‘Adult bedtime books don’t come much better than this. The manner in which each story carries such bountiful emotion over only a few pages makes this an ideal bedtime companion.’ – The Big Issue in the North

‘This collection shows the versatility of the form with little vignettes of life that are funny, poignant and stuffed with the kind of ordinary people which go to highlight the fact that there really are no ‘ordinary people’.  All capture a moment in time and as the title suggest, make for a perfect read just before your head hits the pillow.’ - The Crack

‘A twilight dreamscape of hopes, fears, love and loss, The Route Book at Bedtime contains twelve highly individual, contemporary tales, all of which are a reflection of life and truth. A highly enjoyable read. The thread which pulls through all of the stories is that they are adult versions of the fairy tales which we’ve used to explain the world to children as we tuck them up under the duvet and kiss them on the forehead. Reading The Route Book at Bedtime is like looking through a photograph album full of the snapshots which make up a life, but at the same time, it doesn’t shy away from showing us those photographs which didn’t quite make the album. We’re taken on a journey through teenage crushes, love gone bad, love growing old, trying to rebuild, trying to escape, dying. It’s a collection containing stories which are at once stunningly original and familiar. Just don’t plan on getting any sleep once you open the cover…’ – The Short Review

“Nothing’s real in this place, I reckon. Everything’s a performance, a place where truths are masked, words spoken without being said.”

‘In this modern age of tweets and wall-posts, where it’s concision not content that counts, it’s great to find a collection of short fiction that carries both. In the twelve short stories that make up The Route Book at Bedtime, we get the full canon of human experience filtered down to dreamily intimate ten-minute reads. We get the agony and the ecstasy of it all: from playschool through mid-life crises to the end of days, from small towns where everyone knows everyone to the anonymity of the Big City. We also see relationships in all their forms, beginning, flourishing, failing, ending.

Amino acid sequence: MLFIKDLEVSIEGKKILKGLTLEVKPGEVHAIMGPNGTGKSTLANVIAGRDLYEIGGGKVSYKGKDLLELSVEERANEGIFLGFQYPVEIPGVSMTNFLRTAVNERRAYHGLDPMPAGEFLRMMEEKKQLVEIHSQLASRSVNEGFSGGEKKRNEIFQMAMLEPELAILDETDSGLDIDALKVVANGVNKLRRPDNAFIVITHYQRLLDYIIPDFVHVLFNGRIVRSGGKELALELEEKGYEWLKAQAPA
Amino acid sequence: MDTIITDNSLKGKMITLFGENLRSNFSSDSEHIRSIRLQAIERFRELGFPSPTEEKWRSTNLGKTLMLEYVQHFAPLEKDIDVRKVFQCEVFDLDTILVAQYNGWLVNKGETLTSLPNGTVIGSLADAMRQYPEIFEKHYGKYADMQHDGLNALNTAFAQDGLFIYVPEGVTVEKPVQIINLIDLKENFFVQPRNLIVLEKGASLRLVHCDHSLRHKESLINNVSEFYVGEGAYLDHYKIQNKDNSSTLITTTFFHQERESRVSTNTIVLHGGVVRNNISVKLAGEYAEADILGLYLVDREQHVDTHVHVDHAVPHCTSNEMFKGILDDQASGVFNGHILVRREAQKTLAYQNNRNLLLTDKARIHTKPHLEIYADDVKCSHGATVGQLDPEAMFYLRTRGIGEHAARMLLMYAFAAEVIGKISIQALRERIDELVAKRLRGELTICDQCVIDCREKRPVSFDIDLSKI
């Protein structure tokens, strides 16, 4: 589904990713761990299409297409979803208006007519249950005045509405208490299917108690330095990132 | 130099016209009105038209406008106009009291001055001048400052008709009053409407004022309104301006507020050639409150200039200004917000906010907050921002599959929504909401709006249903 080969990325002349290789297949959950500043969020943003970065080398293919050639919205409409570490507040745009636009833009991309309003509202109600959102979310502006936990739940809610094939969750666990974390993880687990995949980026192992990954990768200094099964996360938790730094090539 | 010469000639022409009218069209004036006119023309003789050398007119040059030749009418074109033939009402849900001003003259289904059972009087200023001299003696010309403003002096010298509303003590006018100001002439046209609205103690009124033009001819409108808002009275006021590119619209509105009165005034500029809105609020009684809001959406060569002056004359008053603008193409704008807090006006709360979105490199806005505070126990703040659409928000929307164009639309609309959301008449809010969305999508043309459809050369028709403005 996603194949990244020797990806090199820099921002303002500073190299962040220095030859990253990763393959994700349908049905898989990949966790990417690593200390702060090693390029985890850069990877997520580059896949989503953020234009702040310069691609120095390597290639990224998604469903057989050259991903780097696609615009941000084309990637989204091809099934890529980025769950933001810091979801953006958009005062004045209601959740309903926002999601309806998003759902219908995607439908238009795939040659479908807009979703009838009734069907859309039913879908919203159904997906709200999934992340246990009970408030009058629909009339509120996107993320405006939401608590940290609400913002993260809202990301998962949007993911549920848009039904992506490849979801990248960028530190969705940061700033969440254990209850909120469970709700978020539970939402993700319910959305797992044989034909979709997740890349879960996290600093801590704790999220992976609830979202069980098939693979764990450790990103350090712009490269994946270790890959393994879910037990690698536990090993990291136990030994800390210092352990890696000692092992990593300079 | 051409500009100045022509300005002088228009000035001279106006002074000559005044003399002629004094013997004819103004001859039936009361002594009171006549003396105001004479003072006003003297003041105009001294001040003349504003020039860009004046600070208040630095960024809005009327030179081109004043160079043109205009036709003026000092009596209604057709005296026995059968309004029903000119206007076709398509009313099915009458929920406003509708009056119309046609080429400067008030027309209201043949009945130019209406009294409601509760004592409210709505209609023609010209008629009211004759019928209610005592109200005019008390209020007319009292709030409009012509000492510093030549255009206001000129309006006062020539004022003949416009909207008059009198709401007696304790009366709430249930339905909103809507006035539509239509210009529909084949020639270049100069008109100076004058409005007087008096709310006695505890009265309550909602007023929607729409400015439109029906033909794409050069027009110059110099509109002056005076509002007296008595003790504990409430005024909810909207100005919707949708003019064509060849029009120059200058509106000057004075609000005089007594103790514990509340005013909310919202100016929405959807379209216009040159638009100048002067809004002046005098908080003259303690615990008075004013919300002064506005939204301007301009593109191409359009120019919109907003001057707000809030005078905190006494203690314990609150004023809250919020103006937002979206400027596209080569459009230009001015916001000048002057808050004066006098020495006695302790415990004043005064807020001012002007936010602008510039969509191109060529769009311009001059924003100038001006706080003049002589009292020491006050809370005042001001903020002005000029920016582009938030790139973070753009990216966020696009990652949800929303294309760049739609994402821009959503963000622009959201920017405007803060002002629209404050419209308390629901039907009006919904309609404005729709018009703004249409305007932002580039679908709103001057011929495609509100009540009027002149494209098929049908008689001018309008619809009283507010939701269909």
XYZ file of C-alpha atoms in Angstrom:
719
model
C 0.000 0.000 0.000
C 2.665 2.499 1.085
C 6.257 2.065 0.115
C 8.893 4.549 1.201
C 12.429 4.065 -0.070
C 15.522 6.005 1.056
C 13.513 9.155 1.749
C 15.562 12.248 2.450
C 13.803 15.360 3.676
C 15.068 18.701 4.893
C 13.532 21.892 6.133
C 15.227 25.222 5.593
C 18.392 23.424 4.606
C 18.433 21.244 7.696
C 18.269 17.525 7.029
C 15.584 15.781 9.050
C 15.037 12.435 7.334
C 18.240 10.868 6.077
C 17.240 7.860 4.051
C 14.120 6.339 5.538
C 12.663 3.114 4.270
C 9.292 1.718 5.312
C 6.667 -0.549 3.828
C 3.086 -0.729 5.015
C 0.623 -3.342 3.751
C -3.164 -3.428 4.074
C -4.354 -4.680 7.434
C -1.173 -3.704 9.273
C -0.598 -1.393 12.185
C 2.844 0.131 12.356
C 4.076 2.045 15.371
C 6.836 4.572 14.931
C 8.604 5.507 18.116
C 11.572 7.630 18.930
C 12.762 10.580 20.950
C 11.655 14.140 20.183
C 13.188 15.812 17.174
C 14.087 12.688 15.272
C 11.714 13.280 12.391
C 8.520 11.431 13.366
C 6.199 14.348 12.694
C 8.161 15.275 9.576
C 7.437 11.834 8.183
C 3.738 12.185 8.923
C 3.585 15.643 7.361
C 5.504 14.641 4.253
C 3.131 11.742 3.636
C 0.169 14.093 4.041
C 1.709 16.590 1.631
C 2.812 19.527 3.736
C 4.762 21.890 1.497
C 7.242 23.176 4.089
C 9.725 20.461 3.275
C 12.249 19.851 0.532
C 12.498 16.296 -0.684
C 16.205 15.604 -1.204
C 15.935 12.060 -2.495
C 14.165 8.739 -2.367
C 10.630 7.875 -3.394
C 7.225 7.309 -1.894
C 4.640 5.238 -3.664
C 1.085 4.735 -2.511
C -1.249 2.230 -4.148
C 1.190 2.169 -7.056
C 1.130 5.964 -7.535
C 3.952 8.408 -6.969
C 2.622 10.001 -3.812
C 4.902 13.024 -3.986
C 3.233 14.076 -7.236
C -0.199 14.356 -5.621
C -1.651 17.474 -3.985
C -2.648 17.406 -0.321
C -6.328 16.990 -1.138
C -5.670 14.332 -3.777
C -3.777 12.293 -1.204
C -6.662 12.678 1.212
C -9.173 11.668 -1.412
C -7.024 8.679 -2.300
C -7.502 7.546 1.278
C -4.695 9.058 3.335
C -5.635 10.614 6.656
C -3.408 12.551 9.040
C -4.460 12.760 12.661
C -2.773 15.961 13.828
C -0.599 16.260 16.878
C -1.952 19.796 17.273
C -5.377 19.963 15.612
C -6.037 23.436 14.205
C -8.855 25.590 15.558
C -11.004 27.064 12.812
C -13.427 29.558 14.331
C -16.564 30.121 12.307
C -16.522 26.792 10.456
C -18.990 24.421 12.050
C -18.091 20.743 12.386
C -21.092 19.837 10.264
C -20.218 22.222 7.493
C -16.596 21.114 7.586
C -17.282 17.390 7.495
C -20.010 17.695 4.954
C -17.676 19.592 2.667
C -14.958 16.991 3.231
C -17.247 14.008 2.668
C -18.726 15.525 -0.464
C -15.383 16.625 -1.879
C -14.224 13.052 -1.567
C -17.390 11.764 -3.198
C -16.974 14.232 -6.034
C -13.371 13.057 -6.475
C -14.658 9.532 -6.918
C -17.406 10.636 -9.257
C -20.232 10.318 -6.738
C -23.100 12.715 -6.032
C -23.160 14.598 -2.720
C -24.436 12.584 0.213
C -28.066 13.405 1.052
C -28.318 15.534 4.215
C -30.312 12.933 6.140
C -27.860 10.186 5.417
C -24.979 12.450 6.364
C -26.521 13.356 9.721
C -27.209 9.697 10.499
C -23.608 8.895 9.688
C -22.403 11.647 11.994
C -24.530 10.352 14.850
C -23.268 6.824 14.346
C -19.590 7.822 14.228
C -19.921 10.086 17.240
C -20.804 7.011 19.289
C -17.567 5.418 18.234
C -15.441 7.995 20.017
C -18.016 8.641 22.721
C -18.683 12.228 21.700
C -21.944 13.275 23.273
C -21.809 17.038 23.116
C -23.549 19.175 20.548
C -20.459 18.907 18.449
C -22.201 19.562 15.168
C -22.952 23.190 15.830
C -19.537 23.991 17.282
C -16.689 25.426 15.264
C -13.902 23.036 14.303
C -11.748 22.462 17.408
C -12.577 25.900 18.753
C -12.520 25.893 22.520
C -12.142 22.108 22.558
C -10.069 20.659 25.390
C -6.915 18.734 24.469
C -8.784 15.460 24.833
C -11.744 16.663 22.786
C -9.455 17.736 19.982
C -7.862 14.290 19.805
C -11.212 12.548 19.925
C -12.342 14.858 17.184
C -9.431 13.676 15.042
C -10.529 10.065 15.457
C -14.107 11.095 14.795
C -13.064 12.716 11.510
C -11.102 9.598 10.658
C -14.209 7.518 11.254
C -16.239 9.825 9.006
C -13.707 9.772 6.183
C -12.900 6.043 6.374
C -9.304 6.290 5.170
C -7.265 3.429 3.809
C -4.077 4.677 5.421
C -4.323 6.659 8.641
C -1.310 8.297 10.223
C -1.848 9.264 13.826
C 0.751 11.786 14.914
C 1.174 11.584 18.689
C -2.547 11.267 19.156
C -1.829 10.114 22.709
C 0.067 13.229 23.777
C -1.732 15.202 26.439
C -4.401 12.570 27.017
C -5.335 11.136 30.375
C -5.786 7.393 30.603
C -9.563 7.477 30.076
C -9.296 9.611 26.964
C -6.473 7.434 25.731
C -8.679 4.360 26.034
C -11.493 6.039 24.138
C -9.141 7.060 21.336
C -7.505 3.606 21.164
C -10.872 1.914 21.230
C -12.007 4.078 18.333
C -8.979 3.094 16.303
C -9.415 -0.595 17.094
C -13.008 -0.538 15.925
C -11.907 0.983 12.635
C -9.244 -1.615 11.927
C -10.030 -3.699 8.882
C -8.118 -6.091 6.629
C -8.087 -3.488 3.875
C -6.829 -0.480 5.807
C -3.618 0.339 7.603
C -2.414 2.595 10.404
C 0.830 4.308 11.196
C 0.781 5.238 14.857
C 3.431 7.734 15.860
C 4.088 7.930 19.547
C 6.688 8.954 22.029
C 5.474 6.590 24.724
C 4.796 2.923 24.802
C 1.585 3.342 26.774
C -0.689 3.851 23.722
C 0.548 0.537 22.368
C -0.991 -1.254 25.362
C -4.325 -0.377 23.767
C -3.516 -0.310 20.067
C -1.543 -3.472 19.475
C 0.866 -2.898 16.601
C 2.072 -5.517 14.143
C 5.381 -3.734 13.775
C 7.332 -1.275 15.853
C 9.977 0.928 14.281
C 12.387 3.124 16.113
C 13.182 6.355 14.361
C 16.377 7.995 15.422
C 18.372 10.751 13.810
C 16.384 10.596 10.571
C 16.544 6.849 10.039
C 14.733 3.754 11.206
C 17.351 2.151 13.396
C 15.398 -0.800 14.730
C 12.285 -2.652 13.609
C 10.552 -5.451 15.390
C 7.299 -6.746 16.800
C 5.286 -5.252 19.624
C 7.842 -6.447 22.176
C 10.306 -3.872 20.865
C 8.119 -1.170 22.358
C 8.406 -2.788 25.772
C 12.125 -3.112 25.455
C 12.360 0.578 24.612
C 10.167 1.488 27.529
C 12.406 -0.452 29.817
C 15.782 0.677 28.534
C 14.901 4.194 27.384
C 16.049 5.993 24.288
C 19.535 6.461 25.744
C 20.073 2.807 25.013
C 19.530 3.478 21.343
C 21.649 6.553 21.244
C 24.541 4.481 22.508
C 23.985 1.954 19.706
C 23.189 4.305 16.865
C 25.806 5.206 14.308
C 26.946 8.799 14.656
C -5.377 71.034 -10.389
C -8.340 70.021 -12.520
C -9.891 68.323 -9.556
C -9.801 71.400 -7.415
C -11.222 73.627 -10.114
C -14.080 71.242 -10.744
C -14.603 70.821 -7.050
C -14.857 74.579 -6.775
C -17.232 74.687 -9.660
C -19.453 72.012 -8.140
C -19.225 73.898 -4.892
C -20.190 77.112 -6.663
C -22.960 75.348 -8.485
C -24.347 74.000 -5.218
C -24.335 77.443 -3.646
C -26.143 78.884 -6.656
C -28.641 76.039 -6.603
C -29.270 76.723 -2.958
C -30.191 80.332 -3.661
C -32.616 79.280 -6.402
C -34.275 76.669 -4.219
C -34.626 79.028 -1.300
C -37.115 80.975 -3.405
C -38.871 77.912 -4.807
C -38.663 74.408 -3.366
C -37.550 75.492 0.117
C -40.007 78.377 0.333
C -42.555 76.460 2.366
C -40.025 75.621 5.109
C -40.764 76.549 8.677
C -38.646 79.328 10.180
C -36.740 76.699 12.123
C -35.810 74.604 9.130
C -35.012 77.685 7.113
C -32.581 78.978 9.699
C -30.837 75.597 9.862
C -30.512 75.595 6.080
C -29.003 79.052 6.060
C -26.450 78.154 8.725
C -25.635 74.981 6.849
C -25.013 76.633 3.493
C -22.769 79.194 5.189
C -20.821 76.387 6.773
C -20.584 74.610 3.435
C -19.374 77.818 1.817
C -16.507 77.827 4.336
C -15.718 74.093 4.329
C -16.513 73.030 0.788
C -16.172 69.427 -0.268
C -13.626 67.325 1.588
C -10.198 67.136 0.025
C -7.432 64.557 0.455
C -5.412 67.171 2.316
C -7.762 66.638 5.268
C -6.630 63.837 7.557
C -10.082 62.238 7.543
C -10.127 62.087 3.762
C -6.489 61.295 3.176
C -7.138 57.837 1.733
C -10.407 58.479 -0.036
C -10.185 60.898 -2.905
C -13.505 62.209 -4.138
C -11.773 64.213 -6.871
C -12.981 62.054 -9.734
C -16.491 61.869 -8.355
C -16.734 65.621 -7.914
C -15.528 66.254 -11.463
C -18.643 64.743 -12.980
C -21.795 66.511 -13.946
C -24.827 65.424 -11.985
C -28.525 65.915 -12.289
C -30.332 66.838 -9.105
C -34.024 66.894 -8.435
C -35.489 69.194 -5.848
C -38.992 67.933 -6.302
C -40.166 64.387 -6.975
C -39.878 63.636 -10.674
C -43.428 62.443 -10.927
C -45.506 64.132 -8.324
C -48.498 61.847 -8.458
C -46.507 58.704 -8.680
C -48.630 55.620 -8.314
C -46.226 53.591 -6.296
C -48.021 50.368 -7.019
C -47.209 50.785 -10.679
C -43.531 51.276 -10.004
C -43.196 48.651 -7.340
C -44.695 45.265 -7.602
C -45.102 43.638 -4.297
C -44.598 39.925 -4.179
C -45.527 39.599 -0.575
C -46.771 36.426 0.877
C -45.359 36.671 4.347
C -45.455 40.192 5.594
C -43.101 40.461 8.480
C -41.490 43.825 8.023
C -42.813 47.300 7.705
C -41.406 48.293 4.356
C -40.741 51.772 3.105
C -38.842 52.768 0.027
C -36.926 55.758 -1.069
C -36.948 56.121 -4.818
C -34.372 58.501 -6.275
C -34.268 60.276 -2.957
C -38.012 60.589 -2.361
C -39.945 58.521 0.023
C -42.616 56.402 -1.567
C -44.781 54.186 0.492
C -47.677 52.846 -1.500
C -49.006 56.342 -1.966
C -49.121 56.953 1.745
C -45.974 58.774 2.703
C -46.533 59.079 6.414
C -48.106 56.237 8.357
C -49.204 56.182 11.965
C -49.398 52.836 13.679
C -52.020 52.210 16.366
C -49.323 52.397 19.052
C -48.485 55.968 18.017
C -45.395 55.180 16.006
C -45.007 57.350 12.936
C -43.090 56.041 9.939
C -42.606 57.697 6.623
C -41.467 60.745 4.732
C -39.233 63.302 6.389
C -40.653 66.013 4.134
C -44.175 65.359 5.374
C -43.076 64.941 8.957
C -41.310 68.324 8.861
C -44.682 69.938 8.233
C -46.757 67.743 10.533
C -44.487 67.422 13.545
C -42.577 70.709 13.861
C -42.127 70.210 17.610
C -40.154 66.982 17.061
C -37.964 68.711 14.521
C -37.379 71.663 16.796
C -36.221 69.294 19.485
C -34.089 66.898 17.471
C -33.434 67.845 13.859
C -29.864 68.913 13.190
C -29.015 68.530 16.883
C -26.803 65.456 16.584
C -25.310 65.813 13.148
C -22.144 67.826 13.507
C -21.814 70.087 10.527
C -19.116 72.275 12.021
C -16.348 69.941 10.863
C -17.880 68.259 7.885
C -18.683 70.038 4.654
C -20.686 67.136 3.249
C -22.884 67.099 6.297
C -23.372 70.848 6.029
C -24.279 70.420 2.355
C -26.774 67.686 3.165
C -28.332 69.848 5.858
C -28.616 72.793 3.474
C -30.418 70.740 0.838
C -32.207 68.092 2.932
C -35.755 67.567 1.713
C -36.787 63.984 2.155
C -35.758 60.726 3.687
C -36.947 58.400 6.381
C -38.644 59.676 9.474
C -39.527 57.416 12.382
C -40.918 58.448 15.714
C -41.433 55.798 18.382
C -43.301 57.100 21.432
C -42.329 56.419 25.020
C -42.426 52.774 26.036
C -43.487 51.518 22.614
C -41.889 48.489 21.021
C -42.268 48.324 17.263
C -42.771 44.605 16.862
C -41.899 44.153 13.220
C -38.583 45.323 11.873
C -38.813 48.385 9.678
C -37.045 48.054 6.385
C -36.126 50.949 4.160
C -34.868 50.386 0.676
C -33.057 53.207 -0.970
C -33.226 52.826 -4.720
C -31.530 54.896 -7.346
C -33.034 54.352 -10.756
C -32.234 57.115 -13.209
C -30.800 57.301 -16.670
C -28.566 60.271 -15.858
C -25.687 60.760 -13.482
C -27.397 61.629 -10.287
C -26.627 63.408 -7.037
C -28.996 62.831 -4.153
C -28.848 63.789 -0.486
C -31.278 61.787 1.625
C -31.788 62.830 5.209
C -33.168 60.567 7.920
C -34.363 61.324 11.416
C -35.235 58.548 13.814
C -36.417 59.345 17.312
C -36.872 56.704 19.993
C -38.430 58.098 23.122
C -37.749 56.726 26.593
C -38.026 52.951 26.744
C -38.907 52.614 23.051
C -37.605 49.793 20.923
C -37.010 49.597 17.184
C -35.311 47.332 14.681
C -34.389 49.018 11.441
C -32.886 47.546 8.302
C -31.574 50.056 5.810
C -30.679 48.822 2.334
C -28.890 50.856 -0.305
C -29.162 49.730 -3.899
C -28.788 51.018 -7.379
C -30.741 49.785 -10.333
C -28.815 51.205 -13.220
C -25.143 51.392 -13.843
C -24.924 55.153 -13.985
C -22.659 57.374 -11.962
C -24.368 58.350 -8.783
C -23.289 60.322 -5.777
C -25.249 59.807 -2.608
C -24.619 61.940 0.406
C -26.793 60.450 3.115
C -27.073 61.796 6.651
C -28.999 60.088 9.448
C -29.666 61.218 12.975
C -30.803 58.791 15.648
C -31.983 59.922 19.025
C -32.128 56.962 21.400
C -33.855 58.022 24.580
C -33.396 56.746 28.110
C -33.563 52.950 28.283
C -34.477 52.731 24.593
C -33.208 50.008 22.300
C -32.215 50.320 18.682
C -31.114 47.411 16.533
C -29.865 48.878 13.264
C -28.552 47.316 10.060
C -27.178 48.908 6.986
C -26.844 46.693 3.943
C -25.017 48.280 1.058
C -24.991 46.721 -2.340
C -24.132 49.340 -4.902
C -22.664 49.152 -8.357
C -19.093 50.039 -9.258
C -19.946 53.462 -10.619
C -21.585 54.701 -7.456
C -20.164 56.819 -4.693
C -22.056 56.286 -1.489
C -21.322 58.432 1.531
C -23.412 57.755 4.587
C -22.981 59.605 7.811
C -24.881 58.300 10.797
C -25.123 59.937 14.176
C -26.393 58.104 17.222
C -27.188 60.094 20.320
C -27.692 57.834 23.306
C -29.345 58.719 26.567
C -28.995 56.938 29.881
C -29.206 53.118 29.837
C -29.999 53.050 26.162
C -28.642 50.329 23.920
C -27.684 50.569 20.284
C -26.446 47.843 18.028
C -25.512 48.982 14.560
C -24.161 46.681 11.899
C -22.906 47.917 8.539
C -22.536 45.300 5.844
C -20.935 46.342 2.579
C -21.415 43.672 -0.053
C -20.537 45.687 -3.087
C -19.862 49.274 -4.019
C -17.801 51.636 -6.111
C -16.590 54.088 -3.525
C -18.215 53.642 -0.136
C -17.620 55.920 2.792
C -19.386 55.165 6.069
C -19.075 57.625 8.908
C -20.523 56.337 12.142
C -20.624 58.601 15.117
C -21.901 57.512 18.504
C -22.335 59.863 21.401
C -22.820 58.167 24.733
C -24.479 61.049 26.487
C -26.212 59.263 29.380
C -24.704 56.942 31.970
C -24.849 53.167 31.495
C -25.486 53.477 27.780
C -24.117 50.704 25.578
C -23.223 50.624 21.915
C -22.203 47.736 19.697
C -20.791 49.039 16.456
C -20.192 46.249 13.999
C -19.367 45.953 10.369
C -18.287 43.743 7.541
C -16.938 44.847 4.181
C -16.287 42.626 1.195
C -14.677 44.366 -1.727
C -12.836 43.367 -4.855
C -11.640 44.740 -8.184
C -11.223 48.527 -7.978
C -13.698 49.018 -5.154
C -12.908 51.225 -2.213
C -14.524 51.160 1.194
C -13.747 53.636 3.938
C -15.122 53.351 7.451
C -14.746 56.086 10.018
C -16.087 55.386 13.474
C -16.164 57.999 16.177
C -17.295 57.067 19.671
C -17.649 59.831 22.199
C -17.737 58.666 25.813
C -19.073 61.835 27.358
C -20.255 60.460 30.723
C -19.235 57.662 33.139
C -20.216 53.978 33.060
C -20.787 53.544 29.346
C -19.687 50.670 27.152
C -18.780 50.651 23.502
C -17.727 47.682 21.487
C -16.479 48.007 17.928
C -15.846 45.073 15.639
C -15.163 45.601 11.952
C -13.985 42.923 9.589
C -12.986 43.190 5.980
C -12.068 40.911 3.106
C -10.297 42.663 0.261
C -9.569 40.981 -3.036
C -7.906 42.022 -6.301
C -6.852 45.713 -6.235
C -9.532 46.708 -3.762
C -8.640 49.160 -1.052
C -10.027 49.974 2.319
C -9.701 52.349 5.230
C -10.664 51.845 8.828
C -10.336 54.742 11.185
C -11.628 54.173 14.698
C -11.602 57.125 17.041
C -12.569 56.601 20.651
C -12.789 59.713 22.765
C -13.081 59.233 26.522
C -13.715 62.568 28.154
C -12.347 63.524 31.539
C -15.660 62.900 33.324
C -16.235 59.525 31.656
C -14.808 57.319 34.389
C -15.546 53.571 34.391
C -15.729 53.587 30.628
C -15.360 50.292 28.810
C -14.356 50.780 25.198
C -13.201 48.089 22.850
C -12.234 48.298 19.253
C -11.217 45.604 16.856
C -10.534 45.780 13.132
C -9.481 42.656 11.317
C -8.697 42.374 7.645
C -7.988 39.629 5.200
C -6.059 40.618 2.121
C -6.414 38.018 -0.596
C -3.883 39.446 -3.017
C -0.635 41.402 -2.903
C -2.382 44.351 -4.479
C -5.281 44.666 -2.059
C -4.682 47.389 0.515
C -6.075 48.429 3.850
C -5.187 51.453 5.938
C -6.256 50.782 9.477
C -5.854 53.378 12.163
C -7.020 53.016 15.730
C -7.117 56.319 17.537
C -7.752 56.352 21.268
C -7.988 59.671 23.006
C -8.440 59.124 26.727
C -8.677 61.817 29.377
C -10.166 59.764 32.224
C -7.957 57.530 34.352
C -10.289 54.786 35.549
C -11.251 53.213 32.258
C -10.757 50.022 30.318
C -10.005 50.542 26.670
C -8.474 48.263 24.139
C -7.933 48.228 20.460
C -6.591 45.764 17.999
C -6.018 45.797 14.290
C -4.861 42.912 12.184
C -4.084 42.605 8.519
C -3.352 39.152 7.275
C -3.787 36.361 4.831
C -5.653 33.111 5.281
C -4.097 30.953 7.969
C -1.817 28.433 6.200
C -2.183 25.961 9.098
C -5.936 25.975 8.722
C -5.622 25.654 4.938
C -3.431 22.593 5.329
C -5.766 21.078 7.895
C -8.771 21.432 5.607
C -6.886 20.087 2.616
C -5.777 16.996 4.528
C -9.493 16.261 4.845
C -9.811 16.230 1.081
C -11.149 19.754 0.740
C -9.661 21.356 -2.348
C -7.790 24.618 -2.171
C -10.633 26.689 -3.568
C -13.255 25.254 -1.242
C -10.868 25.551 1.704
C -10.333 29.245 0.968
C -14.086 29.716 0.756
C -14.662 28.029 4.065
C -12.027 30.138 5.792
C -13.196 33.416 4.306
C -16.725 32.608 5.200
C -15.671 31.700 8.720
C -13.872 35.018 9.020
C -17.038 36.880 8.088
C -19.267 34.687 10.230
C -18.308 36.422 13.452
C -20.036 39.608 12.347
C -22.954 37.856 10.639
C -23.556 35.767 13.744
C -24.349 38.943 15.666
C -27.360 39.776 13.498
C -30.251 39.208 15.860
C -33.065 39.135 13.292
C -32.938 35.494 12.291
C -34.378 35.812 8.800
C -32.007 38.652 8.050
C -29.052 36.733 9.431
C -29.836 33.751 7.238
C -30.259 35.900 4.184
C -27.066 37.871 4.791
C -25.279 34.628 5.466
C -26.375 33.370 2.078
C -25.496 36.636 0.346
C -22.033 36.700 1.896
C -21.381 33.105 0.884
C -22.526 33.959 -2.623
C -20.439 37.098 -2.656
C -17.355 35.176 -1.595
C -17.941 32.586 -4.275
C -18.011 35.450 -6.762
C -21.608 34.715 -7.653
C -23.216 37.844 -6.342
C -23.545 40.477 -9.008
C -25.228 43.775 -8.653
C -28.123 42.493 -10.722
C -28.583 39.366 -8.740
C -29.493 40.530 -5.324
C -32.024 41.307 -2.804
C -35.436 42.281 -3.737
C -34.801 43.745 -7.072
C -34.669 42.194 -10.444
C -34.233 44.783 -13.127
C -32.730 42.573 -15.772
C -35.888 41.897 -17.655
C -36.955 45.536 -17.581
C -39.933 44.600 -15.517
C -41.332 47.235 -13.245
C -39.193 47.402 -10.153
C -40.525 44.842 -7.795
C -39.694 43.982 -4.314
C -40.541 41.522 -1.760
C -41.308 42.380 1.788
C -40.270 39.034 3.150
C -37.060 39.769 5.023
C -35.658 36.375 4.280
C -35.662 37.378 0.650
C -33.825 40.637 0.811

Like dreams, some of the stories represent leaps of escape from the daily grind. In Cally Taylor’s ‘Imagination Avenue’, there’s a neat twist on the outbreak shocker, in which a street succumbs not to H1NI or even the Rage virus, but instead to a light-hearted dusting of neighbourhood frivolity, a residents’ backlash against “rubbish adult stuff” like gardening and microwave meals for one. And Sam Duda’s ‘The Parrot’ is a delightfully uncatchable road-trip tale of beaches, bird-sitting and tombstoning that sits somewhere between Fear and Loathing and The Old Man and the Sea.

At times, of course, dreams turn to nightmare, as in the opening story by Pippa Griffin, which chronicles the cold reality of an adolescent ‘Crush’ gone sour. And at the other end of the age spectrum, the final story, ‘Smoke and Dust’ by MY Alam is the real, crushing stand-out here, a two-time narrative on mortality that brilliantly captures the generational gap between those miners of yesteryear and us minors who will never set foot in a pit.

If you’re still yet to experience the joys and growing significance of the short story, you’d struggle to find a better place to start.’ – James Hogg